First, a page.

I purchased a Cub Cadet 6284 with the Perkins Cat diesel engine this spring. As the fall days have gotten colder I have found it increasingly difficult to start until it was becoming almost impossible earlier last month - not yet very cold by Michigan winter standards. The starter would either not engage at all or it would engage and crank the engine just to the point that it would kick over and then disengage before the engine was running.
At first I suspected a weak battery, then connections, and even the starter, though there was just enough inconsistency to the behavior to make it difficult to pin down. I was concerned about this to the point that I started searching the forums and discovered that this is not an unusual problem with Cub diesel tractors. One post explained that the problem was caused because the circuit that energizes the starter solenoid runs through all of the safety switches and can cause enough voltage drop that the solenoid will not engage. It also recommended that the cure for this is to install a relay switch that is energized by the starter circuit and connects battery power directly to the solenoid to provide full battery voltage.
I installed a relay in the starting circuit this weekend and it definitely makes an improvement on how the tractor starts - especially when cold. I installed a 4 pin, 30 amp, 12 vold relay (Dorman part number 84601 - under $8.00 at auto parts store) and a 15 amp inline fuse on the battery side of the switched circuit. To energize the relay I took the small wire from the starter solenoid and routed it to the solenoid and grounded the other side. I then took battery power from the large positive post on the solenoid and routed it to the switched side of the relay. The other switched post I then ran to the small wire (energizing circuit) connection on the starter solenoid. See diagram at link listed in earlier post. I mounted the relay on the front of the bulkhead for the radiator (see photos).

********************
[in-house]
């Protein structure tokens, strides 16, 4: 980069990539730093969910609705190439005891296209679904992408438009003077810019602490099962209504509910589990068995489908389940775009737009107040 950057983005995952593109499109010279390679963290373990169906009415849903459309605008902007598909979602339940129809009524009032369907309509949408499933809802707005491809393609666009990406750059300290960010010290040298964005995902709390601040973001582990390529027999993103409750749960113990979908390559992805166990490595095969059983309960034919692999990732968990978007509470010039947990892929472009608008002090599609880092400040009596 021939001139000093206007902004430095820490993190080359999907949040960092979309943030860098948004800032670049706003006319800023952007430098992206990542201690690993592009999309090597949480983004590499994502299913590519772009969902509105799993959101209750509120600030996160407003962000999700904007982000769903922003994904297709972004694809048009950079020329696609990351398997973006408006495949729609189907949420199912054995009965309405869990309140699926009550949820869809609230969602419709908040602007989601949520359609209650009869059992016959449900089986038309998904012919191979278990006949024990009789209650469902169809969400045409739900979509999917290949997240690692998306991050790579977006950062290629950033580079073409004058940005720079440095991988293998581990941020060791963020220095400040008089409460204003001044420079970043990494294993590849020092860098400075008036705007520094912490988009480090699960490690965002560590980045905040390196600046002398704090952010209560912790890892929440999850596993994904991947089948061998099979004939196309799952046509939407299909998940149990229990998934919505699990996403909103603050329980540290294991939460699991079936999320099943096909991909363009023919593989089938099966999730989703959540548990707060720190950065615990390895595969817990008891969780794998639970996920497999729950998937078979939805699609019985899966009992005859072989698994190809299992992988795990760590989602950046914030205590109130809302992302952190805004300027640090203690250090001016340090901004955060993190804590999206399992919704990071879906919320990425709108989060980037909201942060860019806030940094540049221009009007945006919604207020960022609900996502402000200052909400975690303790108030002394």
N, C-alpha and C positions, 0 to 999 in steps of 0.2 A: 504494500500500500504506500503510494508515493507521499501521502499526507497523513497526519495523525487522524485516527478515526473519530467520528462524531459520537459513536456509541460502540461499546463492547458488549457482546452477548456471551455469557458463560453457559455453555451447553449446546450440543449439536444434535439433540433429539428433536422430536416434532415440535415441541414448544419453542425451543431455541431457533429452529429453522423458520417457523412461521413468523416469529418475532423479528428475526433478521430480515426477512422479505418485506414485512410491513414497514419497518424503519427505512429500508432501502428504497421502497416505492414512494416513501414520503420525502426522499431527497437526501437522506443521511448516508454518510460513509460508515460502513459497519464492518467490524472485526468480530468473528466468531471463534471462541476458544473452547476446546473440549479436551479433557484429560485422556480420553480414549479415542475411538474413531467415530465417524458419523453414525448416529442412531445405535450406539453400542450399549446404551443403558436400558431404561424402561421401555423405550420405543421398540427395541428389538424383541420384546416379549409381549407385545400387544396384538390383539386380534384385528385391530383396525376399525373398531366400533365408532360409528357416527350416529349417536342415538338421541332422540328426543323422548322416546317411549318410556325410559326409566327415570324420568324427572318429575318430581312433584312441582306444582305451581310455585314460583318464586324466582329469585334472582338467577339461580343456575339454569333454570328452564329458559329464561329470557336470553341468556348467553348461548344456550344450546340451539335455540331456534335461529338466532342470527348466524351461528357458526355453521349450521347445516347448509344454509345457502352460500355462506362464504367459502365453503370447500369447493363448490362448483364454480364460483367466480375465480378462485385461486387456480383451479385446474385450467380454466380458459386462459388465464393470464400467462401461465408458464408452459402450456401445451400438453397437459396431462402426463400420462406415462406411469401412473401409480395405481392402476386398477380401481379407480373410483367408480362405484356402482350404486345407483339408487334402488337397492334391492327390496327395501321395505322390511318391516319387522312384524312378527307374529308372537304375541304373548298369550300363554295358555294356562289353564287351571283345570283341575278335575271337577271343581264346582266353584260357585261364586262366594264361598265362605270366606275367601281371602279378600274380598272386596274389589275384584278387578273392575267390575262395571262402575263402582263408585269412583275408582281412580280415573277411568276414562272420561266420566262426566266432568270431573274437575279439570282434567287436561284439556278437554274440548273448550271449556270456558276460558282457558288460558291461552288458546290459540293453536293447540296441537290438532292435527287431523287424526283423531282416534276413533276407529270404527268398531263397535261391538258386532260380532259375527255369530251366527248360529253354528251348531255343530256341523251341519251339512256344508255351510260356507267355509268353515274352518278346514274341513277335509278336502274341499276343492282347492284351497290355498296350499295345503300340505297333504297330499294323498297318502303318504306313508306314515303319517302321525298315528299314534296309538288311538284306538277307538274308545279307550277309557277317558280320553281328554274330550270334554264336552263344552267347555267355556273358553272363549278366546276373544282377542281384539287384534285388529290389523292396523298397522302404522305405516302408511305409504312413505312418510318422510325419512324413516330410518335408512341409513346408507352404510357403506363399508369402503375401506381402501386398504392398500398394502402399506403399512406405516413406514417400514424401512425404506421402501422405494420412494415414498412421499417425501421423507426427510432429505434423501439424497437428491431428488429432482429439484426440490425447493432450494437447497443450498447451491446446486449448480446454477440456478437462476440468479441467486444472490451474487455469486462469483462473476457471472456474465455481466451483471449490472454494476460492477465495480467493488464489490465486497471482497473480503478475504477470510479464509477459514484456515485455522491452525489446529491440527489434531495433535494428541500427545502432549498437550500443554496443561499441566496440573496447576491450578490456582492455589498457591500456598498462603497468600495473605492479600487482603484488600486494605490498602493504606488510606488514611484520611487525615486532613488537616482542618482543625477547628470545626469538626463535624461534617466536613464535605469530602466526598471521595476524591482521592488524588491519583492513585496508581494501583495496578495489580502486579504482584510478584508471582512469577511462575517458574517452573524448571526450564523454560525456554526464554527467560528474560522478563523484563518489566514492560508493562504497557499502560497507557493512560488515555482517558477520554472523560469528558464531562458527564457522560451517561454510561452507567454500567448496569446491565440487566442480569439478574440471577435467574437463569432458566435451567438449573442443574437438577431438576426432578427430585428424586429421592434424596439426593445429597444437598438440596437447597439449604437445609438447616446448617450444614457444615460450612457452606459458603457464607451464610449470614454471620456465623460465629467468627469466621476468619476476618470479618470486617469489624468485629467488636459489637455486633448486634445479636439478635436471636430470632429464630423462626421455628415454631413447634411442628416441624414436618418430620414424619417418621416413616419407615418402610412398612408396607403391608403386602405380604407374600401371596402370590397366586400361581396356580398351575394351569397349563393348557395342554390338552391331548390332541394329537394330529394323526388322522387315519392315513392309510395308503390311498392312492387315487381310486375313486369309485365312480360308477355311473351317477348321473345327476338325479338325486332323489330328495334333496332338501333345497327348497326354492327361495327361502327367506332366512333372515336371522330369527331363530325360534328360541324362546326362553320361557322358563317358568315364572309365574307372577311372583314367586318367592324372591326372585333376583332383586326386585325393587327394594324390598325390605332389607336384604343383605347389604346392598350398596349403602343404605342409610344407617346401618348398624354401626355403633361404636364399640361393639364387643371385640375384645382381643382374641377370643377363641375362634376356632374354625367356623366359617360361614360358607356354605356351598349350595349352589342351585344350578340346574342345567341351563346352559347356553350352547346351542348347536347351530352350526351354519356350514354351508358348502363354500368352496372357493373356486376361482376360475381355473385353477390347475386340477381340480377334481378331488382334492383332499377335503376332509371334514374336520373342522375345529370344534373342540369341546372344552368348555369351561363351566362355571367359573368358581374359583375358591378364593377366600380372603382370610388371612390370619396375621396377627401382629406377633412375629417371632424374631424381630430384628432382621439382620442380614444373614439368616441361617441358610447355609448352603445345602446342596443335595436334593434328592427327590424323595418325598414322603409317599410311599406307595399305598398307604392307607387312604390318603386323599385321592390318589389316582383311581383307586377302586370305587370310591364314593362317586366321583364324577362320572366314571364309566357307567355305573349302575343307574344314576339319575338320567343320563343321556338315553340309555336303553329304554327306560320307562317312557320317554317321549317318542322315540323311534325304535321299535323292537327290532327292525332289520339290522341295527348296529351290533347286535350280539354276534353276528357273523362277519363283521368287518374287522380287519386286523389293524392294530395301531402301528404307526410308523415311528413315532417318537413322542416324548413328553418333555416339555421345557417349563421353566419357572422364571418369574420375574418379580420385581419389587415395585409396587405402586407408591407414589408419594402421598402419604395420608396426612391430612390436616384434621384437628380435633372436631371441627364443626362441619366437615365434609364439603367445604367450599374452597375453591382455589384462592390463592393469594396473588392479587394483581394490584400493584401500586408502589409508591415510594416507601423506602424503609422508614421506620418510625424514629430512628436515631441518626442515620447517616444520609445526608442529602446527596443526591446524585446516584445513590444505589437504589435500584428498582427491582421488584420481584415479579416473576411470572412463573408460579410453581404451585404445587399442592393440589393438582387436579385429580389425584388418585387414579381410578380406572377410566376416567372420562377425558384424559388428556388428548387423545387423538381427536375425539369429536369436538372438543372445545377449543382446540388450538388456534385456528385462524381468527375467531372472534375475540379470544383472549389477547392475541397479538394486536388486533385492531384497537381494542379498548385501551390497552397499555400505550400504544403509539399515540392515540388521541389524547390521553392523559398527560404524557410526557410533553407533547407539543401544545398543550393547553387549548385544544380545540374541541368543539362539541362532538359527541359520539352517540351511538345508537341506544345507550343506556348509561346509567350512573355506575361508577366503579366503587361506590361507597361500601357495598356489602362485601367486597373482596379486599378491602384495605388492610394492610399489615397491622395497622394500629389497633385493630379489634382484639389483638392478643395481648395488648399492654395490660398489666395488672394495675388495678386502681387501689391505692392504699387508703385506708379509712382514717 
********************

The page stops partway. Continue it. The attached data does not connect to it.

After installing the relay the tractor now cranks much better when cold without kicking out. It acts like the battery is much stronger and I believe this is because before the voltage would drop when the starter began to crank causing the energizing voltage to the solenoid to drop thereby disengaging the starter. Note that this modification does not defeat the safety features since the circuit that energizes the relay still runs through the factor safety switches.
I hope this will be helpful to others that may be experiencing a similar situation.